Although my journey began with a narrow focus for the premature population, Mills’ graduate program quickly expanded my knowledge immensely, and gave me opportunities to work with all types of children and families including both those with special needs and those with typically developing children. Mills taught me to look at the child as a whole and meet the family where they are emotionally. Professionally, I am now seeing how the information I attained at Mills through the Children’s School, lectures, and field experiences have prepared me, and my classmates, to be leaders in our field. We learned to manage almost any situation, and to know quickly how to respond sensitively to the family’s needs in that moment. Mills taught us to see the big picture, the whole child, and how every factor –financial burdens, parental stress, behavior concerns, speech delays– of that child’s life is important to consider when working with the family. Mills taught us to see the whole picture and how to support the whole family through the journey.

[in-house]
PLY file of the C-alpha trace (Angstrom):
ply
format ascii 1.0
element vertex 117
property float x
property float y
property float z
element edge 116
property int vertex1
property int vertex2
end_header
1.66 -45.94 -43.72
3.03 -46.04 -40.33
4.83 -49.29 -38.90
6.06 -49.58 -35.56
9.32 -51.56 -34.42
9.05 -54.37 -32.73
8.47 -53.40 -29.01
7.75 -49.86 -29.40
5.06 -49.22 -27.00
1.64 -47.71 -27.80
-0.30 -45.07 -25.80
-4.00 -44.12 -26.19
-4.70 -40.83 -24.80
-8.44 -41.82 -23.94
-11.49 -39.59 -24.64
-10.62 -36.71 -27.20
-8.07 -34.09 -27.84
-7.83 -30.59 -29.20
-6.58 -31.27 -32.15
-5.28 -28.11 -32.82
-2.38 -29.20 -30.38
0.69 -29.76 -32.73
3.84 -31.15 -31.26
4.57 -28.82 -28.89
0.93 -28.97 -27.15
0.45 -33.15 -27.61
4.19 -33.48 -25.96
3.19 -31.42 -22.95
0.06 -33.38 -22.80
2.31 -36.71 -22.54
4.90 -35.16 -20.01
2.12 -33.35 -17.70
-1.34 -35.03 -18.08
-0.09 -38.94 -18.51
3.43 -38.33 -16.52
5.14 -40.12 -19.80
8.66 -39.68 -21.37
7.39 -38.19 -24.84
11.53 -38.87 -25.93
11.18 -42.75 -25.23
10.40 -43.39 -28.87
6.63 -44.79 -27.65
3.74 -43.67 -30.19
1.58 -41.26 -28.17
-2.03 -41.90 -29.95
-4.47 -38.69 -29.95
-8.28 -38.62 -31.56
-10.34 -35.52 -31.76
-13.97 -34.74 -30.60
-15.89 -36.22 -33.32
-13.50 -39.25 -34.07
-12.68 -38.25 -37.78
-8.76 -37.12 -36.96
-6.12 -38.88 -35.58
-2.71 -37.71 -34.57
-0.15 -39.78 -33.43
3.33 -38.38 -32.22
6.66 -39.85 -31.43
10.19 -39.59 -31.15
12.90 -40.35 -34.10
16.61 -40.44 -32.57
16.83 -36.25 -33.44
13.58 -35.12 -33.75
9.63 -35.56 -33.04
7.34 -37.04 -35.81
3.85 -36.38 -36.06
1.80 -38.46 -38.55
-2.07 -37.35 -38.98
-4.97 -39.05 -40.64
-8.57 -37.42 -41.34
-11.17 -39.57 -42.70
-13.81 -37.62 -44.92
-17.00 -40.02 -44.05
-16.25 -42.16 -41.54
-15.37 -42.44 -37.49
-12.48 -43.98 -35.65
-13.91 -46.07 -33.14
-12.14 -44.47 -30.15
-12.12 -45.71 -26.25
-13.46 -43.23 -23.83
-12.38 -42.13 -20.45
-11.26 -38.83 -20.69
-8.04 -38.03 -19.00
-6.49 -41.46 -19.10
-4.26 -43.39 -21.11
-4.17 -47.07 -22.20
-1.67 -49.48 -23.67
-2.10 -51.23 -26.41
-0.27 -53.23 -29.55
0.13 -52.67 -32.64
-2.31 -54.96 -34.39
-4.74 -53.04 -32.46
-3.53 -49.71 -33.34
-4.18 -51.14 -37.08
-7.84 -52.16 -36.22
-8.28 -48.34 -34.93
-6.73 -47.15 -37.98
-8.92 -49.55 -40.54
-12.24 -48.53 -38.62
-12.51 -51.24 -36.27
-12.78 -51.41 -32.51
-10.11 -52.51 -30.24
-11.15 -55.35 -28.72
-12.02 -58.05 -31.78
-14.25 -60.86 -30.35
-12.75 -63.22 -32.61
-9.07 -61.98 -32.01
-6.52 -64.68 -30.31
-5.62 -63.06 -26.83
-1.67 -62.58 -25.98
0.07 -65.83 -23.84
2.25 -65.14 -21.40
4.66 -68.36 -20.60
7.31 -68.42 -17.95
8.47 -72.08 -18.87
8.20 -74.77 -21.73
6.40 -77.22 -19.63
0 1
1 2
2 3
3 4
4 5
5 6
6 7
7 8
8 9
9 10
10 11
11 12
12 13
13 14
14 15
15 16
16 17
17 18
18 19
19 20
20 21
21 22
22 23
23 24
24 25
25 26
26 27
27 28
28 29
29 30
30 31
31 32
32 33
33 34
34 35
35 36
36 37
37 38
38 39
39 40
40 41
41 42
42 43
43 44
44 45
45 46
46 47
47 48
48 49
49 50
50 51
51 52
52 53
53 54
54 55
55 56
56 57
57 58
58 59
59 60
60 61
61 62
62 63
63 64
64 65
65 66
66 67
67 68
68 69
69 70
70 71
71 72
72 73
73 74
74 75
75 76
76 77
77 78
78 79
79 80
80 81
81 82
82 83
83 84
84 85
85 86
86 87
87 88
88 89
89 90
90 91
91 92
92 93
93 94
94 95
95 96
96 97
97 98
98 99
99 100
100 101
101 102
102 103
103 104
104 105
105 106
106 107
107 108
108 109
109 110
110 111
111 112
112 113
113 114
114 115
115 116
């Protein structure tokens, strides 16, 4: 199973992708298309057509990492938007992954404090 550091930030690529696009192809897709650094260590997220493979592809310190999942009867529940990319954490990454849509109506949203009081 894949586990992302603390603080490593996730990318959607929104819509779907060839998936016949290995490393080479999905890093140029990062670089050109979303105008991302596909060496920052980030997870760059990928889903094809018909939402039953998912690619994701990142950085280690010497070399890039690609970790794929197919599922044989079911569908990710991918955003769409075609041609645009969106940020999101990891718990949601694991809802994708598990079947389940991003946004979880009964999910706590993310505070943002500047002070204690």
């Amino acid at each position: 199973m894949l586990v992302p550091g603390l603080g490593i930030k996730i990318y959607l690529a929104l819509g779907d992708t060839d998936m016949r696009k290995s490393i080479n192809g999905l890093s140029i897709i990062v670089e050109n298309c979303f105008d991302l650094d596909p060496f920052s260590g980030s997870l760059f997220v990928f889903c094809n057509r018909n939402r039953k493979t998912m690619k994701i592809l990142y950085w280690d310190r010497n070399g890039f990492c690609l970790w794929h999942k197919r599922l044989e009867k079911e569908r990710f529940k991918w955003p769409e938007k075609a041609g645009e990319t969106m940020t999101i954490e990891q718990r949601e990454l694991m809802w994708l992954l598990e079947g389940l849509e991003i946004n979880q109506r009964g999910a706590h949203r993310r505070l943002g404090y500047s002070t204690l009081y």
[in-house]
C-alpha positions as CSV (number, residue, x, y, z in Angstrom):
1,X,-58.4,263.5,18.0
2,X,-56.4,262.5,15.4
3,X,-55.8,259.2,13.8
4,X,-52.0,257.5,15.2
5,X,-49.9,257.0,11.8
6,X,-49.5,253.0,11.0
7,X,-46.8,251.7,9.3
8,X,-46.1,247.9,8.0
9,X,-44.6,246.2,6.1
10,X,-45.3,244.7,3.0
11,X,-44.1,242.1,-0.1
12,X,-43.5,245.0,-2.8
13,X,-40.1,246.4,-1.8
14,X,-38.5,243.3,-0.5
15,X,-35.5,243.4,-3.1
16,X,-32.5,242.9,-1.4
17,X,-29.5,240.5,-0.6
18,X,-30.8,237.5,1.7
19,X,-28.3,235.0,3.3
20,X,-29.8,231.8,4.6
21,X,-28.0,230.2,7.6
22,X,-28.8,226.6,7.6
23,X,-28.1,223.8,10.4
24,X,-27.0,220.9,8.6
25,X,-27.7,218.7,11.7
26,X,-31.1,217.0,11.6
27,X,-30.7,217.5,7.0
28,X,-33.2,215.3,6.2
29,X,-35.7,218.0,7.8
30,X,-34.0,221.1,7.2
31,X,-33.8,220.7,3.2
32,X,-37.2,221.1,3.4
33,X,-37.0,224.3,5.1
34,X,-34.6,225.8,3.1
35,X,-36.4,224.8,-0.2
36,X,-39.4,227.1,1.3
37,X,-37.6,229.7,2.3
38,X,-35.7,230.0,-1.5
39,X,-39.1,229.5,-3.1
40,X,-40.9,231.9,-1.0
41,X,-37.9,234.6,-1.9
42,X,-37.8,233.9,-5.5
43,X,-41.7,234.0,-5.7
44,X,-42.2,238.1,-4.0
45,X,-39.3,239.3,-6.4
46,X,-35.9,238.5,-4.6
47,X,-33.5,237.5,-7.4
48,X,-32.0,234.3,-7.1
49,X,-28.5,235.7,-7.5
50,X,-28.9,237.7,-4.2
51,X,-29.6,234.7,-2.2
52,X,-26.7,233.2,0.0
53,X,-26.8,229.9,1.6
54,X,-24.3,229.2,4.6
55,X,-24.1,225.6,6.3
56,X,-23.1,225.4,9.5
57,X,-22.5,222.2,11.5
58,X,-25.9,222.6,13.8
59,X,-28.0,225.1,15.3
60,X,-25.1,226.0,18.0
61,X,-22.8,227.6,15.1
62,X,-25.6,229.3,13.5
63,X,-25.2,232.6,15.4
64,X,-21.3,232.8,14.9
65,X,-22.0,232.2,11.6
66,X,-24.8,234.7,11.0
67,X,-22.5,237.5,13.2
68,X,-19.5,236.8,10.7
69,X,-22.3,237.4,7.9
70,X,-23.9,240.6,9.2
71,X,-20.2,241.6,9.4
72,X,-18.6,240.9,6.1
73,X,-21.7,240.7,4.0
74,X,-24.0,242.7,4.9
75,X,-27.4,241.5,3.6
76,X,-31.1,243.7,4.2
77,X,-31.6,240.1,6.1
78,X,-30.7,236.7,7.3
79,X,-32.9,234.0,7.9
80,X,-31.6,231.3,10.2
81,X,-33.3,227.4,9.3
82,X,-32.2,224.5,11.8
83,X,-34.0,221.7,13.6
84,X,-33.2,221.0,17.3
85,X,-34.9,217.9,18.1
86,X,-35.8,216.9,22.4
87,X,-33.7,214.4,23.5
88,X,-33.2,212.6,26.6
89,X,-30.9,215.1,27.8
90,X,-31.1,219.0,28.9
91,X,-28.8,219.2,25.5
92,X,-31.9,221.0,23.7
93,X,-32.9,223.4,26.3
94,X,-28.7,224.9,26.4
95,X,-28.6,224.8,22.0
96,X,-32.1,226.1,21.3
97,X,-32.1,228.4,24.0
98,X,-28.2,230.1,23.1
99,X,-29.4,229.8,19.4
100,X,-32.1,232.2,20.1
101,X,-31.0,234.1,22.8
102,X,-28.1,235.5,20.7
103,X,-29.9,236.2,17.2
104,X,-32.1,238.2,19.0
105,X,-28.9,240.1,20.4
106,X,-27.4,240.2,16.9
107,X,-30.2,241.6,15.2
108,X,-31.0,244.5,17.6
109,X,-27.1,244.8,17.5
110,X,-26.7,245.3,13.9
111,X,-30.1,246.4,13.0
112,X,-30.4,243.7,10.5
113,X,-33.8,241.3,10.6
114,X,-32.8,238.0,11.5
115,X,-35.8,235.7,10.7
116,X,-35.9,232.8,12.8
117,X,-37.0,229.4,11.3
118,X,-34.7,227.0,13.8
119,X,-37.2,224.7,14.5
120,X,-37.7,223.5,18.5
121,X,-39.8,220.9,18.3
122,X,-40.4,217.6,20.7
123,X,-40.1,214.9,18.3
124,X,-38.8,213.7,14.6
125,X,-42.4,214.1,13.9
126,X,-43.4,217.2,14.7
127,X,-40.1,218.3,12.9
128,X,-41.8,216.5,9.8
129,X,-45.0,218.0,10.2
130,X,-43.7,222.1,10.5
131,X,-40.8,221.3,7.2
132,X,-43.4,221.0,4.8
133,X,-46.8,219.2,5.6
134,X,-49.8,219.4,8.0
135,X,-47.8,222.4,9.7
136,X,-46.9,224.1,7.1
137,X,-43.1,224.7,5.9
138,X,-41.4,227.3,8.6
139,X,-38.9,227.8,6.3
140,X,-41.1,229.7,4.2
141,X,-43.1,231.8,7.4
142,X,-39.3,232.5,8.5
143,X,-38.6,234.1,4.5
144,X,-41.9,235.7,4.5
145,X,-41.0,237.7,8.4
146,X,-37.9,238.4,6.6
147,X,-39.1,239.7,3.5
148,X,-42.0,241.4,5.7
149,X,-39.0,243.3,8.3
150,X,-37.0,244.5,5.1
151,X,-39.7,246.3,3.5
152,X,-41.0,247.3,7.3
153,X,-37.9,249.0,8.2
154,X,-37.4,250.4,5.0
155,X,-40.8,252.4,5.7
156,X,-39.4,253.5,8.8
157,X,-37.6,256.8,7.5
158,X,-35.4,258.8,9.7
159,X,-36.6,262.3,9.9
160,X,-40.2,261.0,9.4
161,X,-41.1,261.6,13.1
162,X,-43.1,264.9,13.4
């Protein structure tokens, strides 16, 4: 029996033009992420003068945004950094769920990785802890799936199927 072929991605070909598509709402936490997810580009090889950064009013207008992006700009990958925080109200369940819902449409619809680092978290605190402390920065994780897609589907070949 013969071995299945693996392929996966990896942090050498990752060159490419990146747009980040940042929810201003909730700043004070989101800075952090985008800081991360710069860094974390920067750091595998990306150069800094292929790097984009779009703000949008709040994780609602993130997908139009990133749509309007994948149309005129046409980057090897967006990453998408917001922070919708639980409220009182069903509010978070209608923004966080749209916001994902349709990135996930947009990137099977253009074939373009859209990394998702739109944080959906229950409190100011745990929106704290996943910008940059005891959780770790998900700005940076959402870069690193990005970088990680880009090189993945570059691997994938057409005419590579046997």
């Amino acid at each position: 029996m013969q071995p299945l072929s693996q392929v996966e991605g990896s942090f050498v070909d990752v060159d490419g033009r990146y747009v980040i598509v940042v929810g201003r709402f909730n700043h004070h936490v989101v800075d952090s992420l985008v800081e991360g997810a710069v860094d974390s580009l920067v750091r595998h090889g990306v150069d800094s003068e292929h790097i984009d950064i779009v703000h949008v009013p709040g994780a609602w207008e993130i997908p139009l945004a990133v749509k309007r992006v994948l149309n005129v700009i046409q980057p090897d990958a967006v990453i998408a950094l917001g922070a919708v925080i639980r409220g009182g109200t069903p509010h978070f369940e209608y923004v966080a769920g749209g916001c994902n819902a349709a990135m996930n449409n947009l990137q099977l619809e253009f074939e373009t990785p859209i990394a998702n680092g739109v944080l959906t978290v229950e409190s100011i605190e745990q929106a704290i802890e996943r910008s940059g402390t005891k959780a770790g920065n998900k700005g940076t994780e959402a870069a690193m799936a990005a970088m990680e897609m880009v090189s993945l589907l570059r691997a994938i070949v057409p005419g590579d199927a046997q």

I have learned more than I could have ever anticipated from this graduate program. The rich amount of hands-on, reflective practice that Mills provided is something that you cannot get anywhere else. I don’t think students realize the richness of the program until they begin their career. You may feel engulfed with so much work that you don’t realize the implication of that 25th reflection paper until you step into the work force. Then you realize that reflection of practice is the gateway to confidence and leadership in any profession.
Currently, I am a Developmental Specialist at Rady Children’s Hospital in Oceanside, CA. I provide developmental assessments for children from birth to age 5. I also provide one-on-one consults with parents and children, providing educational play opportunities and information on how to stimulate language/development at home. I teach infant massage classes to families at the hospital and to mothers attending a substance abuse recovery center that are being reunited with their infants. I recently had the opportunity to speak at a local Early Childhood Mental Health Conference in San Diego, CA about the “Fussy Baby,” where I presented NIDCAP’s philosophies on helping the infant self-regulate. In addition, I am currently mentoring undergraduate interns. Following your passion pays off in the end. I credit Mills for where I am today, and will forever be thankful for all the experiences it gave me. It was a lot of hard work, but it was worth every lost hour of sleep.